Conservative commentator Pat Buchanan contends that President Barack Obama’s so-called accommodation on the birth-control mandate still requires Catholic employers to violate religious principles.
Buchanan said on Tuesday that the birth-control compromise would not have sat well with his father, whom he described as a devout Catholic and partner of an accounting firm in Washington, D.C.
“It was the largest of the smaller firms, not the big eight. He was a devout Catholic,” Buchanan told Charlie Rose on “CBS This Morning.”
“Under Obama's rule he would still be required in that firm to provide healthcare, which meant distribution of condoms, it meant sterilizations and things like that. He would engage in civil disobedience rather than do that.”
A compromise Obama offered would force health insurers, instead of religious-affiliated charities, to pay for contraceptives for employees of those institutions, something that conservatives still view as an infringement on the First Amendment's right of religious freedom.
Buchanan, whose book "Suicide of a Superpower"
led to a decision by MSNBC to part ways with the commentator after 10 years, added that the U.S. government is encroaching on the Catholic Church.
“The government of the United States has got enormous power, and it's growing in power, and it has driven Christianity out of the public schools and out of the public square. Now it is encroaching on the realm of the church itself,” Buchanan said.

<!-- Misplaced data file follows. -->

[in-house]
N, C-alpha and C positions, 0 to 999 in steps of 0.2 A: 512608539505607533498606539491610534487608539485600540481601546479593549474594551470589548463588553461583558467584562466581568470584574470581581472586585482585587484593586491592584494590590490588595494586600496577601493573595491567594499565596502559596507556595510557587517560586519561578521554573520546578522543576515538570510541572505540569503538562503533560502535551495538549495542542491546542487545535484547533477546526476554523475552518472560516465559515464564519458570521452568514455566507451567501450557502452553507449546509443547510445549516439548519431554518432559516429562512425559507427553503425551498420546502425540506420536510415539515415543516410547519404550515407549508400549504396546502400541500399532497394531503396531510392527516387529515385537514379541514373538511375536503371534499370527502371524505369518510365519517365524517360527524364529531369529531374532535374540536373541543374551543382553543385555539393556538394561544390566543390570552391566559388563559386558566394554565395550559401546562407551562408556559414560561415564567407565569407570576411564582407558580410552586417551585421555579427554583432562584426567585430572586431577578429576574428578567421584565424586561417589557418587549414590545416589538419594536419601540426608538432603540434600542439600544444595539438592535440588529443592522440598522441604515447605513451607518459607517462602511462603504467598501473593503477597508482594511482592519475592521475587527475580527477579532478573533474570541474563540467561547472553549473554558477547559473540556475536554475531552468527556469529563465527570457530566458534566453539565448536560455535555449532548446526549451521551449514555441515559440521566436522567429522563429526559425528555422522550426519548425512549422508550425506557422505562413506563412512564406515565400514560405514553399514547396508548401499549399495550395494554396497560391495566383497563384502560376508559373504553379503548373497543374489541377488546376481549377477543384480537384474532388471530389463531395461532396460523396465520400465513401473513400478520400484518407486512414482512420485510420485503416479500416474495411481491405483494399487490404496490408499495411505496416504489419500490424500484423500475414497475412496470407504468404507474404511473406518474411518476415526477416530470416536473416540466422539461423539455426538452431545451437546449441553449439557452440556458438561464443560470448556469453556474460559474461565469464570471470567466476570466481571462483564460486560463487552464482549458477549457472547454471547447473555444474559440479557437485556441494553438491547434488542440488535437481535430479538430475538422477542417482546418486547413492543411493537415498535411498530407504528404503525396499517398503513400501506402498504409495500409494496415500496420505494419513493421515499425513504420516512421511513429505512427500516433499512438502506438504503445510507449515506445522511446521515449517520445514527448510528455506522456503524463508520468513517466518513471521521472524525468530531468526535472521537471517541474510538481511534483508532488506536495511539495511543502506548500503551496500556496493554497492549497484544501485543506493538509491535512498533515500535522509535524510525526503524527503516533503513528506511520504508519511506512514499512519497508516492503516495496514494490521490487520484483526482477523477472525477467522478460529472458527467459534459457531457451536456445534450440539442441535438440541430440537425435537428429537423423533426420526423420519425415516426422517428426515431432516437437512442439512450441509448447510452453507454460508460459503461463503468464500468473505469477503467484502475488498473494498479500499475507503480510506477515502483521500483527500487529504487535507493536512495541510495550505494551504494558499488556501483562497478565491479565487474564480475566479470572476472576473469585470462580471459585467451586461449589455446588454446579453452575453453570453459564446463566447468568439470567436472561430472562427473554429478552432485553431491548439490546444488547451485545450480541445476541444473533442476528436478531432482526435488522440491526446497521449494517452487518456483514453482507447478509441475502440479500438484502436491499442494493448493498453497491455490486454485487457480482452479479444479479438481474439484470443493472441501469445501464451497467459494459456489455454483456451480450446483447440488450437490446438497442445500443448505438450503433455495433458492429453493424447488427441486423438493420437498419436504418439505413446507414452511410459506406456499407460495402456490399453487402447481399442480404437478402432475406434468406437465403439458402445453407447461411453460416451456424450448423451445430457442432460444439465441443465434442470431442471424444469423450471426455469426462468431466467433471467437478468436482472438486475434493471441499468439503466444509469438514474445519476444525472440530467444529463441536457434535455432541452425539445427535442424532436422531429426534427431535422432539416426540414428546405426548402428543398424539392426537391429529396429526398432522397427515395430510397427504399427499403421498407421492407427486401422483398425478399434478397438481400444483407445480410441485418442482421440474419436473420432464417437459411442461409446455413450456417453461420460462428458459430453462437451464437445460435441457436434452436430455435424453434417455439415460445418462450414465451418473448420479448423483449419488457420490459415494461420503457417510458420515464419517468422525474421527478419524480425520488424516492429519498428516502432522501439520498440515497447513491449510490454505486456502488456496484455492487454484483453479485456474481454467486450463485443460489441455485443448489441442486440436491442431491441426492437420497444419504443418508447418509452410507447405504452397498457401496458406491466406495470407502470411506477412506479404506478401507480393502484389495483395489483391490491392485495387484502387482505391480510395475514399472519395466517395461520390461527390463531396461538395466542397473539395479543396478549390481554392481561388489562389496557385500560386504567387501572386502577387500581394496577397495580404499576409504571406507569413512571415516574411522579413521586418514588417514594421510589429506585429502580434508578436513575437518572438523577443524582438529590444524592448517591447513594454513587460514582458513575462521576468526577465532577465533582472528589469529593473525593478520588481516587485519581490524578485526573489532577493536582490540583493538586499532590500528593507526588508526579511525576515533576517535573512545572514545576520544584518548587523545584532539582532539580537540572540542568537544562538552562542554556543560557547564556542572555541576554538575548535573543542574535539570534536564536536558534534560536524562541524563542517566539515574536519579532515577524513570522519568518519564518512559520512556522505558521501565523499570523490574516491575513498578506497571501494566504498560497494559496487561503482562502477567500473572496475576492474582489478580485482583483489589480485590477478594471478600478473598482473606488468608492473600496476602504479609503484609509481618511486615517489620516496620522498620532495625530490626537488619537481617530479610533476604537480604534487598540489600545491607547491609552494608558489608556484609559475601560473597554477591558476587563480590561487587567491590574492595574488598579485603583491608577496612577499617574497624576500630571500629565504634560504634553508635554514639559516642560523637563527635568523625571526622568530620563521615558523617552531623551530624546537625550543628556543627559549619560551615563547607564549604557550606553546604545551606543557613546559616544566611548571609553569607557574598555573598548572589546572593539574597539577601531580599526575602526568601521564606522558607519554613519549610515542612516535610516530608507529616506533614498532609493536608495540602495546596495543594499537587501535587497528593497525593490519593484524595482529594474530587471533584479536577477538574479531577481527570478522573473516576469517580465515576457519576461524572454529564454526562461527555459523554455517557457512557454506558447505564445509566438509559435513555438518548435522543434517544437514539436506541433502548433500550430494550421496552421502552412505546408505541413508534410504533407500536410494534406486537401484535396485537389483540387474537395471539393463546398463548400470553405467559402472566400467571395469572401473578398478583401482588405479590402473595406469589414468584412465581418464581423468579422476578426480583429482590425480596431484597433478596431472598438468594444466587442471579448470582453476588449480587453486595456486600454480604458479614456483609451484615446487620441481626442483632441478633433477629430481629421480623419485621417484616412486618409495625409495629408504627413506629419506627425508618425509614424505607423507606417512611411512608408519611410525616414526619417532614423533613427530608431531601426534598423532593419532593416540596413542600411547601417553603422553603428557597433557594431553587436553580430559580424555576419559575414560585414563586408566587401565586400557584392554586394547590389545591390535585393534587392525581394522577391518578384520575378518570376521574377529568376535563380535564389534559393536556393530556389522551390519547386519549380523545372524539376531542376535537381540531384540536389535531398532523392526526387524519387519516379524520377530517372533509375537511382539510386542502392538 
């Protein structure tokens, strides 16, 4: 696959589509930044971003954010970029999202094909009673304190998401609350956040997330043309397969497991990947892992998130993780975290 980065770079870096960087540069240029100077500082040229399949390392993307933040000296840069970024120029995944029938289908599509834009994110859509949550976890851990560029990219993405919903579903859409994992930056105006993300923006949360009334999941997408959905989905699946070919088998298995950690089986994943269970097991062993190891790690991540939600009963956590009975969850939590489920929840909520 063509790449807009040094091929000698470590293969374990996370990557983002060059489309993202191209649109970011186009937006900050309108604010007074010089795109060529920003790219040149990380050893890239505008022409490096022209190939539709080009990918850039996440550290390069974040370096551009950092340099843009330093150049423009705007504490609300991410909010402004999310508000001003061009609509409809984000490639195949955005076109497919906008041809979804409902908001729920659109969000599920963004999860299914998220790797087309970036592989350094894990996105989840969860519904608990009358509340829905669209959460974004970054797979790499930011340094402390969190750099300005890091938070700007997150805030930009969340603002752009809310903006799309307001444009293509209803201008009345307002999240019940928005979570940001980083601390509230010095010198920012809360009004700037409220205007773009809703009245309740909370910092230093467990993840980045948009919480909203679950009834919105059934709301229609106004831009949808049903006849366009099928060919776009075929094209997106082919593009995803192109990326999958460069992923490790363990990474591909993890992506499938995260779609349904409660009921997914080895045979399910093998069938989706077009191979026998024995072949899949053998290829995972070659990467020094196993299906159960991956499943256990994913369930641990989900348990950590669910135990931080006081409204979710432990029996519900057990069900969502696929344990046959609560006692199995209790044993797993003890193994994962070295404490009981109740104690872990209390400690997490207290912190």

Obama has driven Catholic bishops to take a stand because they oppose being forced to provide birth control to thousands of female employees at Catholic schools, hospitals, and other church-affiliated organizations, Buchanan said.
“Look, these Catholic bishops, they're not natural-born fighters, say, like Pat Buchanan. They don't want to fight with President Obama,” Buchanan said.
Buchanan also defended his book, which contains chapters titled, "The End of White America" and "The Death of Christian America," which critics have labeled as racist, anti-Semitic, and homophobic.
“The critics should read the book instead of trying to blacklist and censor the book,” he said. “Any individual can be a good American. When I was a young man in 1960, because of the melting pot, we had all come together — Irish and Germans and English and Polish and Jewish and Czech and Greek — into one nation and one people under God.”
Diversity alone is not what makes America strong, the former GOP presidential candidate said. “It is the unity we finally had in the Depression and World War II, in the 1950s. We were one people united under God, indivisible in one nation,” he explained.
“What is happening now is that the elites in this country have taken the melting pot and thrown it out. They're saying to people, 'Come to America, keep your culture, keep your separate religion, keep your separate different beliefs.' America is becoming a nation of nations,” said Buchanan, who believes that Western civilization is in its “Indian summer” and may not survive the century.
“And what I'm warning about in our country is that the United States of America — which is shifting to become a multicultural, multinational, multi-ethnic, multilingual country — there is nothing that's going to hold us together if we lose our common language, our common Christian, Judeo-Christian faith, our common moral consensus, which we are losing,” Buchanan said.
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